The theme of previous talks has been reviewing how Buddhist principles and practices can be beneficially applied to the extraordinary stresses of contemporary life. The current political conflict in the U.S. warrants a review of how mindfulness can bring clear awareness and equanimity to our social interactions which seem to be conflicted by the larger issues of partisanship as political propaganda influences us through negativity bias and confirmation bias. These biases create a divisiveness that is distorting and impeding our democratic process. Peter emphasized that we all live our lives in a relatively small “circle of influence” and how the contentiousness prevalent in Washington D.C., conveyed through the ever-present impact of mass media, intrudes on our more important social, workplace and familial relationships in distressing ways. He described recent research that proposes a focus on psychological liberalism and psychological conservatism and suggests that politically liberal people can be psychologically conservative as well as liberal, and that politically conservative people can be psychologically liberal as well as conservative. The regular practice of mindfulness and lovingkindness meditation can bring clarity and equanimity as we experience mindful investigation of mental processes and these practices can significantly reduce the distress and confusion that result from these circumstances. The clarity and equanimity supports a more creative process that can overcome the systemic disturbances that afflict current life and sets the conditions for Buddhist liberation. The explanations were followed by participant discussion regarding how mindfulness practice has benefited meditation practitioners in coping with political conflict.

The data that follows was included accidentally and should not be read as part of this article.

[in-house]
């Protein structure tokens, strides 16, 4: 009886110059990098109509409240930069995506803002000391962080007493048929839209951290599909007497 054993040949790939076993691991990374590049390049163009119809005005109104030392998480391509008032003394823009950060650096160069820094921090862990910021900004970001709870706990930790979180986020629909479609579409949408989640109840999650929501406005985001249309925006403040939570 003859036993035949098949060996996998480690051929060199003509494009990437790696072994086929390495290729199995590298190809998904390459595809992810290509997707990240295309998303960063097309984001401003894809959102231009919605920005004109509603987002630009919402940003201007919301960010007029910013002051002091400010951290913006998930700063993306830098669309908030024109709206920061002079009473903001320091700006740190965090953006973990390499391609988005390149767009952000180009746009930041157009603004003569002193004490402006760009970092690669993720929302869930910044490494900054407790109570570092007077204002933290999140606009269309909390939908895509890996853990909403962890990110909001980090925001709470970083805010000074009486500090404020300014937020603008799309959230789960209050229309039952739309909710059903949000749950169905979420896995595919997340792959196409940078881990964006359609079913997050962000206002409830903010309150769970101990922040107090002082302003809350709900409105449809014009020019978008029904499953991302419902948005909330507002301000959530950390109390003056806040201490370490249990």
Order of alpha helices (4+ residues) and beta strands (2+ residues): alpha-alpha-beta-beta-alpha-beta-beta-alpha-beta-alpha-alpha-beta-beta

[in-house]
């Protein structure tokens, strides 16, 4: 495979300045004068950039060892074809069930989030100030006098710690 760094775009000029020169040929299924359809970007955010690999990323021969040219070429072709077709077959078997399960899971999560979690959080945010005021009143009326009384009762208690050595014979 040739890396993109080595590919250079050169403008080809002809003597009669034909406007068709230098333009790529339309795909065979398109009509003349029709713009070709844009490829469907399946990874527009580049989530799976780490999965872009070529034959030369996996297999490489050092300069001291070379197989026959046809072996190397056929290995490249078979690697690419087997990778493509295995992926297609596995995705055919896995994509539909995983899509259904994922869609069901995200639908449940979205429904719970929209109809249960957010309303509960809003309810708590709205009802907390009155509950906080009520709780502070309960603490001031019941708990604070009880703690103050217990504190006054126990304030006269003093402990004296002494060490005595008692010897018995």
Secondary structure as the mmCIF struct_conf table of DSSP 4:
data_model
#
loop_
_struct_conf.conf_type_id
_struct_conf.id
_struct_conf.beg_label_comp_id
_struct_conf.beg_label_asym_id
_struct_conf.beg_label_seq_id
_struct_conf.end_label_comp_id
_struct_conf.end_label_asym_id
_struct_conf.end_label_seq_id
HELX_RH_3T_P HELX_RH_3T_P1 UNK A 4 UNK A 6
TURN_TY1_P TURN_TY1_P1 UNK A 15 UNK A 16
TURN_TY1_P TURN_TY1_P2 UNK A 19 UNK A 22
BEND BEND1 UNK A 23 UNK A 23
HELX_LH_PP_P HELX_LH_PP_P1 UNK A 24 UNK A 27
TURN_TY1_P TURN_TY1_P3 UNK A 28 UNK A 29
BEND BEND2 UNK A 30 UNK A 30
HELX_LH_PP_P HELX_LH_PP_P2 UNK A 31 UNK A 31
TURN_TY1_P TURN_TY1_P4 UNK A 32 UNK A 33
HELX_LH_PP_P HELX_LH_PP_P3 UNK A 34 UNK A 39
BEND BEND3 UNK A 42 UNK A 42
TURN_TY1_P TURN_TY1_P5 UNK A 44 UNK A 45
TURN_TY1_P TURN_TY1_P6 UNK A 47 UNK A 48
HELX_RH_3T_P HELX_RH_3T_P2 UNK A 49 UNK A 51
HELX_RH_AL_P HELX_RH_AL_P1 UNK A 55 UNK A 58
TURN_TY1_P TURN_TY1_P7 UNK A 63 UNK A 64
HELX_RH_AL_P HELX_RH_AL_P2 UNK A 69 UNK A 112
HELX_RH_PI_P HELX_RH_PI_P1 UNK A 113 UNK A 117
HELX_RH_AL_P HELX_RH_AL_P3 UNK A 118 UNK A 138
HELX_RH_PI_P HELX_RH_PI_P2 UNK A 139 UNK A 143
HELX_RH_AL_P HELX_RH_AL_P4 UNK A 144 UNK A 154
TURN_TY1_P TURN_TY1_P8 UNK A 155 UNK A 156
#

Here are the notes prepared for this talk: The Dharma And Political Conflict
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